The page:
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An Endangered Legacy
Tim Crothers
October 19, 1992
A North Carolina golf club, the last one owned and run by blacks, is struggling
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October 19, 1992

An Endangered Legacy

A North Carolina golf club, the last one owned and run by blacks, is struggling

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When the telephone rings at Meadowbrook Country Club, nobody is around to answer it. After four rings a voice promises to return the call if a message is left after the beep. You are more likely to get a call back from the Amish.

Nope, the way to talk to someone about Meadowbrook, to find out if the dream is still alive, is to drive there yourself, south out of Raleigh, N.C., on Highway 70, then right onto White Oak Road past Wilkins's General Store. Turn right before the sign that for 34 years read A PRIVATE CLUB FOR MEMBERS ONLY, but today, with the help of a two-by-four, some duct tape and a green marking pen, reads NOW ACCEPTING MEMBERSHIP. At least it is a hint of life.

The Meadowbrook golf course is nine holes of dusty grass, the kind of place where winter rules are observed year-round. The clubhouse is Frank Lloyd Wrong. The fishing pier isn't safe for humans, but it has a thriving colony of spiders. The swimming pool looks more like a swamp. The two tennis courts are cracked from years of neglect.

In the shade of the clubhouse breeze-way, Sarge Harris, the club caretaker, sits in a golf cart with his feet up, drawing on a cigarette. It's a sunny, humid morning in the North Carolina Piedmont, a beautiful day to play 18. But Meadowbrook has only nine holes, and there are no golfers in sight. Where is everybody? Harris is asked. "There ain't hardly nobody no more, cuz," he says.

The club, like its reason for existence, is fading away. It is caught between generations, between hatred and apathy. Meadowbrook is the last remaining country club in America chartered and continuously owned and operated by blacks. It is an aging symbol, a national landmark that costs just five bucks to visit—and that includes the greens fee.

Inside the five-room clubhouse a framed charter hangs, slightly askew, on the imitation wood paneling of the foyer; it's the official incorporation of Meadowbrook Country Club, dated 1959. The first name on the document is that of M. Grant Batey, his signature scrawled with a flourish the equal of John Hancock's.

Batey, now 71, is a dreamer. He is one of the last active members among the 45 men who started the club 35 years ago. He has appeared on this morning, along with his 34-year-old son, Daryl, and another longtime Meadowbrook member, Cecil Goins, to play the 3,001-yard course.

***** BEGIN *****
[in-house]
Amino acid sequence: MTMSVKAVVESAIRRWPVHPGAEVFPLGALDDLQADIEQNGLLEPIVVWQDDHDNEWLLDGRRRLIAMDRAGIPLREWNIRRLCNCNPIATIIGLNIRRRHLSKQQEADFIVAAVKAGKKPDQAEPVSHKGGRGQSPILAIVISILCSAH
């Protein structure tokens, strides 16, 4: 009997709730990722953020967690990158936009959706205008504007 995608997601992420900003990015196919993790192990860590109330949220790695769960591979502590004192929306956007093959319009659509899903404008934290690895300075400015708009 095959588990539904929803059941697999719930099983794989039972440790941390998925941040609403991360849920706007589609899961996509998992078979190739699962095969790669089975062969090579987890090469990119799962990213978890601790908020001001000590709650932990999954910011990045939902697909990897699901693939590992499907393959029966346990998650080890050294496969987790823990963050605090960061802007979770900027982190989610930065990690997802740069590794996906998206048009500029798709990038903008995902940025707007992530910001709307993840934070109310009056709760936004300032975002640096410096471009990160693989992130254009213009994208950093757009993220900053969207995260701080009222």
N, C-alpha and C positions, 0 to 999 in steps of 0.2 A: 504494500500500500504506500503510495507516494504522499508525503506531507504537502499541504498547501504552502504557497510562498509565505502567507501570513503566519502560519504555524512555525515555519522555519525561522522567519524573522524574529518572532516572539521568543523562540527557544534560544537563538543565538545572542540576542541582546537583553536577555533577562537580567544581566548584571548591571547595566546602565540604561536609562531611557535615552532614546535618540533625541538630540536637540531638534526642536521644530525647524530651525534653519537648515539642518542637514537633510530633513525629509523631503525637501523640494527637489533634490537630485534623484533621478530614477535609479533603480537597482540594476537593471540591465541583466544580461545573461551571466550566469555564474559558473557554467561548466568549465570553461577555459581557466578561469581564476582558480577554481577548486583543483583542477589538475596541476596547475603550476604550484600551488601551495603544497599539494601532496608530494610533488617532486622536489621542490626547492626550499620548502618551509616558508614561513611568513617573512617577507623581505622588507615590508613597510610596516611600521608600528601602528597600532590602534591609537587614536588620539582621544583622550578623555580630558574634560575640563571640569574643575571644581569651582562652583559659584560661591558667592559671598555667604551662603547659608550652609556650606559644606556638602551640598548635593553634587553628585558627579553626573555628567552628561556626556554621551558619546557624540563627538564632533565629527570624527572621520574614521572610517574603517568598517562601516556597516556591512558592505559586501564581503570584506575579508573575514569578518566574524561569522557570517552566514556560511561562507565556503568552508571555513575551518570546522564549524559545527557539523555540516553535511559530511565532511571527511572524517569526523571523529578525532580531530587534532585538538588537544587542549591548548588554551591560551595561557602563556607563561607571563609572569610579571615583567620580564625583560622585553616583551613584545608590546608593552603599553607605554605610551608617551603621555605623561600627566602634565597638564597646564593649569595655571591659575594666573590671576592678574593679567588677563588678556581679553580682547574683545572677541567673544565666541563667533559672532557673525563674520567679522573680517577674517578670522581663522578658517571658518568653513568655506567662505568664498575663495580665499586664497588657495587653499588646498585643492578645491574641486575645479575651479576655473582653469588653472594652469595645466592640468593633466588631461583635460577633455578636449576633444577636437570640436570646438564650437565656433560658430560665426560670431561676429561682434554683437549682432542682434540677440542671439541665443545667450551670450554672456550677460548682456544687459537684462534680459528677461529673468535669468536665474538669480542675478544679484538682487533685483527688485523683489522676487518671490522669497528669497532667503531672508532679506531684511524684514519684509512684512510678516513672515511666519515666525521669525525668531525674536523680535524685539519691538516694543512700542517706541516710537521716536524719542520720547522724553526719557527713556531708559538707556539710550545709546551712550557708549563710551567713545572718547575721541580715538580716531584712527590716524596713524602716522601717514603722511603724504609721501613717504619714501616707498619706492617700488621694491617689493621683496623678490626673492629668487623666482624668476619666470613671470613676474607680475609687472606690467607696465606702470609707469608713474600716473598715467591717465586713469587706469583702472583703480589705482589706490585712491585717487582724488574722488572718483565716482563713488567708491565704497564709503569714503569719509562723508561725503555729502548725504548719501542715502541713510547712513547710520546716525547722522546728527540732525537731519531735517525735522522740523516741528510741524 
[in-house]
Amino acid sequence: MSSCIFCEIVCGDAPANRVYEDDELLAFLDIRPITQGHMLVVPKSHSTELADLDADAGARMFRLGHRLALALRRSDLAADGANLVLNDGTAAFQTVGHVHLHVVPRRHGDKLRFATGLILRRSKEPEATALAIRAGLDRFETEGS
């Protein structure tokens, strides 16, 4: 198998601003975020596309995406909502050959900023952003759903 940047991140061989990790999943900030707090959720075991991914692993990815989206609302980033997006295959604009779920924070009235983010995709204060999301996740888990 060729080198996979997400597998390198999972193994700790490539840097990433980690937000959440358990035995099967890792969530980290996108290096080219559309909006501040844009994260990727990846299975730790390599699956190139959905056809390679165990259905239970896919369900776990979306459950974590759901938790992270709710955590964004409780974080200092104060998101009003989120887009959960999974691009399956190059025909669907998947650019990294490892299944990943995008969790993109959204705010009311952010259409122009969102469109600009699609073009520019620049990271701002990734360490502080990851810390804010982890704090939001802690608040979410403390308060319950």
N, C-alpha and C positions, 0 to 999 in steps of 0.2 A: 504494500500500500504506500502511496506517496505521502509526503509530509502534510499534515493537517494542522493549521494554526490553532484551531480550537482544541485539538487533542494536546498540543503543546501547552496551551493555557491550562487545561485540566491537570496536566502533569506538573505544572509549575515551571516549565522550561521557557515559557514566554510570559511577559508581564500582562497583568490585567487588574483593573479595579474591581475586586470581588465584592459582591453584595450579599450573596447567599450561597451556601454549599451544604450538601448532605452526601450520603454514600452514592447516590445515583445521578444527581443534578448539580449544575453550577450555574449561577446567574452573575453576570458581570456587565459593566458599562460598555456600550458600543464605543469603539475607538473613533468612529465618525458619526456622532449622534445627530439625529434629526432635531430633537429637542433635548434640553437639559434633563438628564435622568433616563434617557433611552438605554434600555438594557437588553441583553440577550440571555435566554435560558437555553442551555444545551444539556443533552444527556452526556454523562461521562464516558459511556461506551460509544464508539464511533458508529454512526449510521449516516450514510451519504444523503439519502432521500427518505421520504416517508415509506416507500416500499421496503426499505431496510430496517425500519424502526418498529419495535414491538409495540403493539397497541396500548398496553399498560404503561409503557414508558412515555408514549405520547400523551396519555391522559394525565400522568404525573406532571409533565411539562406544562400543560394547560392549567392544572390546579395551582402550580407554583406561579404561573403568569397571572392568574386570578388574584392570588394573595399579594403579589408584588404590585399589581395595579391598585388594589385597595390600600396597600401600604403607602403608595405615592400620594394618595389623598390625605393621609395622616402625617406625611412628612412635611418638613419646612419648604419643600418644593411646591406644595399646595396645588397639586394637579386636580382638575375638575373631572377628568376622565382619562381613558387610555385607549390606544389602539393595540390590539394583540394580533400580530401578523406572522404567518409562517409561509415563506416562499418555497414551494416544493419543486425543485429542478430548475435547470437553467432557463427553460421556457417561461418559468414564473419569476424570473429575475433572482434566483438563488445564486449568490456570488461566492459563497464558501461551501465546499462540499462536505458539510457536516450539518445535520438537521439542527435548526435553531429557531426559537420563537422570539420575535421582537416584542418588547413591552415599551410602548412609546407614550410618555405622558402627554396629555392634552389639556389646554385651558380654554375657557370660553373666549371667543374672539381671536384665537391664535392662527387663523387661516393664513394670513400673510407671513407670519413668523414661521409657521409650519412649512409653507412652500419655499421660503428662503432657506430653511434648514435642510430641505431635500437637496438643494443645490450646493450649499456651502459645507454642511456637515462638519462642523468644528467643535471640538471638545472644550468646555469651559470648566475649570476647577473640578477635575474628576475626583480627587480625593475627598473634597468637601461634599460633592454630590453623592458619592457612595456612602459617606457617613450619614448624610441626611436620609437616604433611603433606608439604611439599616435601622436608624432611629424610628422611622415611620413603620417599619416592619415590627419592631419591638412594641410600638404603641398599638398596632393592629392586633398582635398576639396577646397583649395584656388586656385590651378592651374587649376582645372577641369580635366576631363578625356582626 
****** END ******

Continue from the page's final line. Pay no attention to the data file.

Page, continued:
As the elder Batey tees off on number 1, he describes the club's development, and it becomes clear that like so many benchmarks of the civil-rights movement, Meadowbrook was inspired by anger and humiliation. One day in 1957, Batey and three friends tried to play at the Raleigh Country Club, a privately owned all-white course that was open to the public. "We were told to get the hell out, or they were going to call the police," Batey remembers. "We were mad and embarrassed, and that can be the mother of invention. We decided right then and there that we'd have to build our own course."

In the same year that Dr. Martin Luther King Jr. founded the Southern Christian Leadership Conference to spearhead the nonviolent struggle against discrimination, 35 black men in North Carolina pledged $100 each to cover a down payment on 136 acres of tobacco farmland outside Garner. The land would become Meadowbrook Country Club. For its first two decades Meadowbrook thrived, inspired by pride, independence and some hefty loans from the pockets of a few charter members.

Meadowbrook was a casual place where members could play in a tidy little sevensome, each driving his own cart. Meadowbrook was a place where a black man was proud to host his daughter's wedding reception, because this plot of land stood for something. In the early '80s the club membership peaked at 151. But as the racial climate cooled, Batey was forced to call members and ask them to renew. Many of them would hem and haw and allow that they had joined another country club, a club with plush fairways, manicured greens, 18 holes—and, yes, white members. "We watched integration take place, and we were guilty of not being aggressive enough," says Batey. "We did not get out there and start beating the bushes for new members."

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